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Rediscovery of forgotten images in domestic photo collections


The exponential growth of digital photo collections, combined with the legacy of printed photographs, is leading families to experience difficulties in remembering and finding photographs. Paradoxically this creates new opportunities for the rediscovery of forgotten images. This paper reports a new study in this area, based on interviews and creative activities with ten families in the south-east of England. The study found that many triggers for photo reuse were either speculative or accidental and led people to reinterpret the meaning of photographs in the light of subsequent experience and social discussion. This suggests a need to support serendipitous browsing of photographs and a more fluid and provisional approach to the semantic tagging of personal media.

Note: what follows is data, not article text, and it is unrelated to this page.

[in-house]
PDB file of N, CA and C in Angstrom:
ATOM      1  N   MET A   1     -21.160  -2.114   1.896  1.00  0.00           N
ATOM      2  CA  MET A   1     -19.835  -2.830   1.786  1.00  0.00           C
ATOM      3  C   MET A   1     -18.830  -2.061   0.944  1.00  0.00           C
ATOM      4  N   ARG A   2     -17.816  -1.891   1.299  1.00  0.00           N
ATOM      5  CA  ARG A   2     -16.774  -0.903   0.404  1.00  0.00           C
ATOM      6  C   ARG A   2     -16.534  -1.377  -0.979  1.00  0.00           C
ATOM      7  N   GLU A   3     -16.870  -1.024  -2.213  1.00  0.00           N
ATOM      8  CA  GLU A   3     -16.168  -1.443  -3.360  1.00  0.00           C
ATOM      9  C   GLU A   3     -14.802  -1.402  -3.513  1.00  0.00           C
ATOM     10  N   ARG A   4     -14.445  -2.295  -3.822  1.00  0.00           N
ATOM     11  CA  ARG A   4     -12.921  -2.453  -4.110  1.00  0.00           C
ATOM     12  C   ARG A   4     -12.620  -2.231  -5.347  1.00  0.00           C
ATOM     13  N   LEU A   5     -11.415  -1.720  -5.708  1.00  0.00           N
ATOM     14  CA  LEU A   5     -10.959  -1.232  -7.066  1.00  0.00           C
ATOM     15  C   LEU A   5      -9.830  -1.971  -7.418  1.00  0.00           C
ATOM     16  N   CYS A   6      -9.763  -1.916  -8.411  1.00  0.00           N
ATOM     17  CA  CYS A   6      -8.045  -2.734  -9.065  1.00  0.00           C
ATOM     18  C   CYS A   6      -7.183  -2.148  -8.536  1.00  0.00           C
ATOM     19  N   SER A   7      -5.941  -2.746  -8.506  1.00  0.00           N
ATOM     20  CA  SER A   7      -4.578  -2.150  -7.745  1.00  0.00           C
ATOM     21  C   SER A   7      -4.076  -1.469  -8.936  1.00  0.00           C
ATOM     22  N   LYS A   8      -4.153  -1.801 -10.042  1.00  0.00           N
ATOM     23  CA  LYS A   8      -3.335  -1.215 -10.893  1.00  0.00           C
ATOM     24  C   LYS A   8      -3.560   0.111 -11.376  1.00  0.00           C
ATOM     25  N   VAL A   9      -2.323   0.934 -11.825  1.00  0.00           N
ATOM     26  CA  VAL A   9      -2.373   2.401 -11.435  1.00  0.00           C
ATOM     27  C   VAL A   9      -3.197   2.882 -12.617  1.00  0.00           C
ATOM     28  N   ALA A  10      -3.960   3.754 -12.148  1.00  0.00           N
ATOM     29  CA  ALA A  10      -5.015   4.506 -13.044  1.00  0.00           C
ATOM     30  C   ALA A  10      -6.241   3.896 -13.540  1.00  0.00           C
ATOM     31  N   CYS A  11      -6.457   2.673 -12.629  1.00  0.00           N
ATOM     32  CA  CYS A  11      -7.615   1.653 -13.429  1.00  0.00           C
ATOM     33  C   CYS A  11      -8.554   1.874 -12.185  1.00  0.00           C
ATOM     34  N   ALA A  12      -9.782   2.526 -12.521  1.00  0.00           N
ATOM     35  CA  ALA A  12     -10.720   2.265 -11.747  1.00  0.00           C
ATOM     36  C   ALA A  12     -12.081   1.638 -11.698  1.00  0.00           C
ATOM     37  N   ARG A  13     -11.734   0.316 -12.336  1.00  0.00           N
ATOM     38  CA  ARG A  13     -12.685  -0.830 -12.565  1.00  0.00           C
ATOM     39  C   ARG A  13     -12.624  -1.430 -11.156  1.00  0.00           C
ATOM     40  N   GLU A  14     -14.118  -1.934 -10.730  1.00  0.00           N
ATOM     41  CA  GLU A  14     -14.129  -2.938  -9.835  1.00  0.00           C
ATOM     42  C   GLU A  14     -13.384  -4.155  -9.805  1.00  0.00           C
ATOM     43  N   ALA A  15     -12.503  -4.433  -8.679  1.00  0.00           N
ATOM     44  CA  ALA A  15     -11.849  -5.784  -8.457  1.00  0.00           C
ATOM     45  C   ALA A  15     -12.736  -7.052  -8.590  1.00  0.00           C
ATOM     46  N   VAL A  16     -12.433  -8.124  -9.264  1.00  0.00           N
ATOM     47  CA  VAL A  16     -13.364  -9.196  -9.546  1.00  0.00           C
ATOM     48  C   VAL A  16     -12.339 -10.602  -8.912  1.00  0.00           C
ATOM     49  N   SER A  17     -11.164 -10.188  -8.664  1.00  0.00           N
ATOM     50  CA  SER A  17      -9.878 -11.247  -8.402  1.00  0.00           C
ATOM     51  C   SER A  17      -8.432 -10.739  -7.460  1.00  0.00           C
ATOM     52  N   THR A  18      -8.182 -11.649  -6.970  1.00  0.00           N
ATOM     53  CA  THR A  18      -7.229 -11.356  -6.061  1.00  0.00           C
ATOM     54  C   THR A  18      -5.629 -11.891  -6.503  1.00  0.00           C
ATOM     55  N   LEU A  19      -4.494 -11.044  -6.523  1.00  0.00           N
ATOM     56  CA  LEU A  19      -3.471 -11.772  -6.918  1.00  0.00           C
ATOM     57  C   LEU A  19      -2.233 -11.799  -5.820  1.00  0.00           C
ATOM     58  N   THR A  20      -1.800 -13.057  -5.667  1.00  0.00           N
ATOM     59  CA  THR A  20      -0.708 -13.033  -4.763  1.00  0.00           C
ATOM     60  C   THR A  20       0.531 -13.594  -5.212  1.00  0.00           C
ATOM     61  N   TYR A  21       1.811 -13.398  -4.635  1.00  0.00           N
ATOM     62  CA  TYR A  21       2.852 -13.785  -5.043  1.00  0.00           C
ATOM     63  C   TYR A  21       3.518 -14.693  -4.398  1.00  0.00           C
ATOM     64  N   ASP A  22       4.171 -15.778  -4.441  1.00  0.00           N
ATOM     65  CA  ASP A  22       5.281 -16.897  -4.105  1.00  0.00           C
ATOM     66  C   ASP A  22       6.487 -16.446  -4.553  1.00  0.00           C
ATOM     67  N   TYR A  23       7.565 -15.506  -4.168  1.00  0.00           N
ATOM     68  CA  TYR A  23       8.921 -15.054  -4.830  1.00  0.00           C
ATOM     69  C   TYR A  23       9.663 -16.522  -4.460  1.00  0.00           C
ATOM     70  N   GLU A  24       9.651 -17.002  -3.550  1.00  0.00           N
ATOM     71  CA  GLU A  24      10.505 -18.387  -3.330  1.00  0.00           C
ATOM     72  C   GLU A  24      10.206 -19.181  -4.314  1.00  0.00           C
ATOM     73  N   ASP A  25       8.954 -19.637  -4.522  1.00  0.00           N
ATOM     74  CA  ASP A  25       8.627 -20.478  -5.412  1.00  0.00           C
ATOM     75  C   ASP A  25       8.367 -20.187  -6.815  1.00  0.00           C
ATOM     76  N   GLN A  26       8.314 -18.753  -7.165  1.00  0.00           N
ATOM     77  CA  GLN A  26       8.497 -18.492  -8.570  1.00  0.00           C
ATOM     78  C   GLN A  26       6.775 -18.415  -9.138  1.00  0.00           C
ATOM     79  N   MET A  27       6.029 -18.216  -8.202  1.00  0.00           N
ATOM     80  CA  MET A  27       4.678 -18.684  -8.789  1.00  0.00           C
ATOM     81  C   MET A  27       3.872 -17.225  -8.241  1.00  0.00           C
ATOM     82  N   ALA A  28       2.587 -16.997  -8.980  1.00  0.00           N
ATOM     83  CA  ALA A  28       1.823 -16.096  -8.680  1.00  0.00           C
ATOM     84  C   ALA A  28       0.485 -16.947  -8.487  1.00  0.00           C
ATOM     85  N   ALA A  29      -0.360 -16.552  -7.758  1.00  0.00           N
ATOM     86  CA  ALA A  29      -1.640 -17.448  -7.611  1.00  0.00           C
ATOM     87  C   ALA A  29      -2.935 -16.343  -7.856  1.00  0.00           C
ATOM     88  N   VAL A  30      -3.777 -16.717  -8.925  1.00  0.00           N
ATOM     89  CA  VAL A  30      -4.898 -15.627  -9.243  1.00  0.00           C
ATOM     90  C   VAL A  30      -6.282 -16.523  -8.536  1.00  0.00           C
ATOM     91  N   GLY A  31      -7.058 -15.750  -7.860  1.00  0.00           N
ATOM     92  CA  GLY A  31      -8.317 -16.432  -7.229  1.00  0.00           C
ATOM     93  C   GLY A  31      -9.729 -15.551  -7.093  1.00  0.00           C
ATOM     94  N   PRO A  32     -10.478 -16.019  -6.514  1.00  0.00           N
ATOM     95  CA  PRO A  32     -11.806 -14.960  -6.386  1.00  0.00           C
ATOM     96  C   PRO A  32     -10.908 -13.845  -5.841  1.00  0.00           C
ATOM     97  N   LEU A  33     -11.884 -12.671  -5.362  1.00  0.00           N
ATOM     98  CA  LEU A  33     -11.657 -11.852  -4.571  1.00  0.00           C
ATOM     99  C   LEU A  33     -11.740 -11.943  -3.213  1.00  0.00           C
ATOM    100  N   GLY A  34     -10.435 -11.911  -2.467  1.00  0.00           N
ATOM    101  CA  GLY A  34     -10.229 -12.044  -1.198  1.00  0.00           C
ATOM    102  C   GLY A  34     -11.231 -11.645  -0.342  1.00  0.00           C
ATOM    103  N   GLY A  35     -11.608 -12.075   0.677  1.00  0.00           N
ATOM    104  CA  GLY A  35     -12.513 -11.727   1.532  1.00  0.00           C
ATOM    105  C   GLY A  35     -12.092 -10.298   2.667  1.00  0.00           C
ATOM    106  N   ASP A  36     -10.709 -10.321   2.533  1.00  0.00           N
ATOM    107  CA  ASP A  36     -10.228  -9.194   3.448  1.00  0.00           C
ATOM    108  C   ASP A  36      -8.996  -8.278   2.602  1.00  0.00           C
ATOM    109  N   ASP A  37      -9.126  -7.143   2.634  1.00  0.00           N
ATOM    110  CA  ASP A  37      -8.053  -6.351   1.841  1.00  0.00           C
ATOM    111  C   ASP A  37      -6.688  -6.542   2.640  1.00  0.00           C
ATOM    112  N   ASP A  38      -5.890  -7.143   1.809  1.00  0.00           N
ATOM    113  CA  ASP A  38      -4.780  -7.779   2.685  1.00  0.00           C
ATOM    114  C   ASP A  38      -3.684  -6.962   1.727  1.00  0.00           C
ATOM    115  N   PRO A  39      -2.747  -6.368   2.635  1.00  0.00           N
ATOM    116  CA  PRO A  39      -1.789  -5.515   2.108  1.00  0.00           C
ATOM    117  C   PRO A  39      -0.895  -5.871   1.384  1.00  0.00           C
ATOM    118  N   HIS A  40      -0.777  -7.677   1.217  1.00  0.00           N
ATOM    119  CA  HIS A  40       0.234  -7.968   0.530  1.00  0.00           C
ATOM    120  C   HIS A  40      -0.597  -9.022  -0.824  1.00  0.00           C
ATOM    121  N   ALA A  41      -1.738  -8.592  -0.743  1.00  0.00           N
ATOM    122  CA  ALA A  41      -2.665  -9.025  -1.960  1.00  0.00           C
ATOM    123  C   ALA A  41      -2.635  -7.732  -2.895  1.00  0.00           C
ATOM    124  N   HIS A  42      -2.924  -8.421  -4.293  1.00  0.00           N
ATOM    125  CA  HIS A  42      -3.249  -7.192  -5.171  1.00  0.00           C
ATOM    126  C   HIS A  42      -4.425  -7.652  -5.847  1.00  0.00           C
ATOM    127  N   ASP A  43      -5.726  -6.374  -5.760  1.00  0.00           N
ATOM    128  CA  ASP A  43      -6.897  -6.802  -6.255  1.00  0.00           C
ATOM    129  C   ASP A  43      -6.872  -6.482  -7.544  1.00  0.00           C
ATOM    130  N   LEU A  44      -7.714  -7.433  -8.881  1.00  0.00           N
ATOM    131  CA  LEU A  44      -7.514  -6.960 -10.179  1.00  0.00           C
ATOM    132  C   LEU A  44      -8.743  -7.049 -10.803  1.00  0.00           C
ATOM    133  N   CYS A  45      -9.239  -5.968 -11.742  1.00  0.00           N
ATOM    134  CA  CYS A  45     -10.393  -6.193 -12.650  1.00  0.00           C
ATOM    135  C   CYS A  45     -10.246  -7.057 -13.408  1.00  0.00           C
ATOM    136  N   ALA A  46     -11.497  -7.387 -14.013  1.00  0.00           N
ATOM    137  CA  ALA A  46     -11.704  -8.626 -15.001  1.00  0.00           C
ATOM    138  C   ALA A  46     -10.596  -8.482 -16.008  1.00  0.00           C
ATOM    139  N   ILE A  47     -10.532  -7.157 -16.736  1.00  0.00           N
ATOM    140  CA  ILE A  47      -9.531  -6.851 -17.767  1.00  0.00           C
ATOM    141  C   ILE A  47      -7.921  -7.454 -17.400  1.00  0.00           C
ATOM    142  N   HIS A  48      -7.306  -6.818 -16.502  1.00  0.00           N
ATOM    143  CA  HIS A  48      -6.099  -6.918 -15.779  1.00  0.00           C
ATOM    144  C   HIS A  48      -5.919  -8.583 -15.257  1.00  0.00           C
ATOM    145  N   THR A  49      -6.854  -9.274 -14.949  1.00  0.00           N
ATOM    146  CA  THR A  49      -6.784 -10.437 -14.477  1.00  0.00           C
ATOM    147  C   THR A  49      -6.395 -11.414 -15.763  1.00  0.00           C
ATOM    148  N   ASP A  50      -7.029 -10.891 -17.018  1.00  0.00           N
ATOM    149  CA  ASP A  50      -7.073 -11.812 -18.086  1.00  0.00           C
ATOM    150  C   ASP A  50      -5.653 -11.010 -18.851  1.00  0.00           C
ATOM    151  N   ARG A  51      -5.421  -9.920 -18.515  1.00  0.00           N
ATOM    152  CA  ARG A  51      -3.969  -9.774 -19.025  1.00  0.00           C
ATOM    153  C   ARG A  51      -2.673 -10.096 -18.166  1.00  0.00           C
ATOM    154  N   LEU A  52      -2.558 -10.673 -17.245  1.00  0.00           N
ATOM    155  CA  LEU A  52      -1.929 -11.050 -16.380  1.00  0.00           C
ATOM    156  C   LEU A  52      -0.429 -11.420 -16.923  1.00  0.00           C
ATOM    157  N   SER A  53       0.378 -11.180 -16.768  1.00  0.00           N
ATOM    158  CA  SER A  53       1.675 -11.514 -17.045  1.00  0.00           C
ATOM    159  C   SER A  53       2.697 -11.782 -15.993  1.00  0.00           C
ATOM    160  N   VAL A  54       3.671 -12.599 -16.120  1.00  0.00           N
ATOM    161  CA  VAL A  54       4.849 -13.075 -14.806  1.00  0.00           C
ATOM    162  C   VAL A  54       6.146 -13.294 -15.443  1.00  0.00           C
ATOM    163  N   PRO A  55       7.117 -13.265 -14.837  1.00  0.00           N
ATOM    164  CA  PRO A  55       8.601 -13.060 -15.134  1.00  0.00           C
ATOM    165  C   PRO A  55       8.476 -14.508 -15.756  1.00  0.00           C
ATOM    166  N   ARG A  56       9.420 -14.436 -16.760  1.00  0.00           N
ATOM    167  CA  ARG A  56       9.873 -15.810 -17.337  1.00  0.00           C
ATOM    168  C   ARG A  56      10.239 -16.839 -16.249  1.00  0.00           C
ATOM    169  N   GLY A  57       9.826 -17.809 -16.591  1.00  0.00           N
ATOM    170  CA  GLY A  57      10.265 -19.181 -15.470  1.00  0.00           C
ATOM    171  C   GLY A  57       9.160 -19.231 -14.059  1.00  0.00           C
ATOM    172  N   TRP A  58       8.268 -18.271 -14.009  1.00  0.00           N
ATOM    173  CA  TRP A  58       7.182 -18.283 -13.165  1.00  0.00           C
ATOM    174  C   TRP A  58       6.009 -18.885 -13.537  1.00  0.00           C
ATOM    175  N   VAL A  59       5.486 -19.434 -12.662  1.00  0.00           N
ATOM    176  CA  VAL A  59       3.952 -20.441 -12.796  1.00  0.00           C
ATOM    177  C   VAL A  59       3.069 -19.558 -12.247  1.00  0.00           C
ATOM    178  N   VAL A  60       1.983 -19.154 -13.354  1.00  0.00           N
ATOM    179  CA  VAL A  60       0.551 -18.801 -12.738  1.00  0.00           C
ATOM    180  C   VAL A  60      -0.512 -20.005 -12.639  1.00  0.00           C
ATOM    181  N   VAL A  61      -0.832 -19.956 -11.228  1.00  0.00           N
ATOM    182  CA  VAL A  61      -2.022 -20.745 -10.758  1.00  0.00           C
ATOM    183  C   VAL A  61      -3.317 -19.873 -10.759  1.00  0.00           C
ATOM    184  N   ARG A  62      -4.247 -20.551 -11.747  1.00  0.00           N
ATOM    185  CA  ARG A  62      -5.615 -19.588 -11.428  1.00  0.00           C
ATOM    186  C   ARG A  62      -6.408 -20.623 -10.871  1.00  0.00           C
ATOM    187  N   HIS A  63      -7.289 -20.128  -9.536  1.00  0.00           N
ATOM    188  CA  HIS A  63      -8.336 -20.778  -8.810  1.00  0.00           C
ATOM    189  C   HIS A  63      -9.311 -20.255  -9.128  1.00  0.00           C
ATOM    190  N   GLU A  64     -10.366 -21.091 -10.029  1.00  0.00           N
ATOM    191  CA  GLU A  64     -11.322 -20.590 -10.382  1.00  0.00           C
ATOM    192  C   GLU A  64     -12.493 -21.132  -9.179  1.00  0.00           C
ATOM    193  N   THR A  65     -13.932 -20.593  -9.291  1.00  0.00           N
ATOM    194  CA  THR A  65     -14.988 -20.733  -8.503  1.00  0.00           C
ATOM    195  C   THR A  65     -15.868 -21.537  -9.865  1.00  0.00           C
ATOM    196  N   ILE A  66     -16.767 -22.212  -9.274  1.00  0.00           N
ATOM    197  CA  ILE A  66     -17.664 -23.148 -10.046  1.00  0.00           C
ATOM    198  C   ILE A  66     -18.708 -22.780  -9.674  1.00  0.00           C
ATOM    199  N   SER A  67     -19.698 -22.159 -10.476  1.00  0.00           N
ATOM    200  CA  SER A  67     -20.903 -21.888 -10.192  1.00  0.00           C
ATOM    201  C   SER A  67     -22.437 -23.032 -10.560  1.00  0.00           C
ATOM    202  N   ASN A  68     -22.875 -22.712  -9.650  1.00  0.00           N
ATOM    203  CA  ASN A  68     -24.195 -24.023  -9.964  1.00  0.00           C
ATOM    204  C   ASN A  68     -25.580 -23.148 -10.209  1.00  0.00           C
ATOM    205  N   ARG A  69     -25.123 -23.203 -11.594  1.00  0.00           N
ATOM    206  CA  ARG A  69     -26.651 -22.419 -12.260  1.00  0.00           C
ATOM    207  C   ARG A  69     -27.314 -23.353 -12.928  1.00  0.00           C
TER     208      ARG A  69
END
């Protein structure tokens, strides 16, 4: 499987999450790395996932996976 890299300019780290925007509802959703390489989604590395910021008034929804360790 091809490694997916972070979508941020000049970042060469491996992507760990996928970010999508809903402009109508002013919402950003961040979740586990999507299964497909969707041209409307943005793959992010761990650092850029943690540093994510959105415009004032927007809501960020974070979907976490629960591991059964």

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This work was funded by Kodak Research Cambridge and carried out as a collaboration with Digital World Research Centre, University of Surrey. At the time of conducting this research, Steven Wall was an employee of University of Surrey and Graham Kiddle was an employee of Kodak European Research. The authors thank Elise van den Hoven and Kristen Eglinton for comments on the original manuscript.

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Correspondence to David M. Frohlich.

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Frohlich, D.M., Wall, S. & Kiddle, G. Rediscovery of forgotten images in domestic photo collections. Pers Ubiquit Comput 17, 729–740 (2013).

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  • Digital photography
  • Photo collection
  • Memory
  • Remembering
  • Retrieval
  • Browsing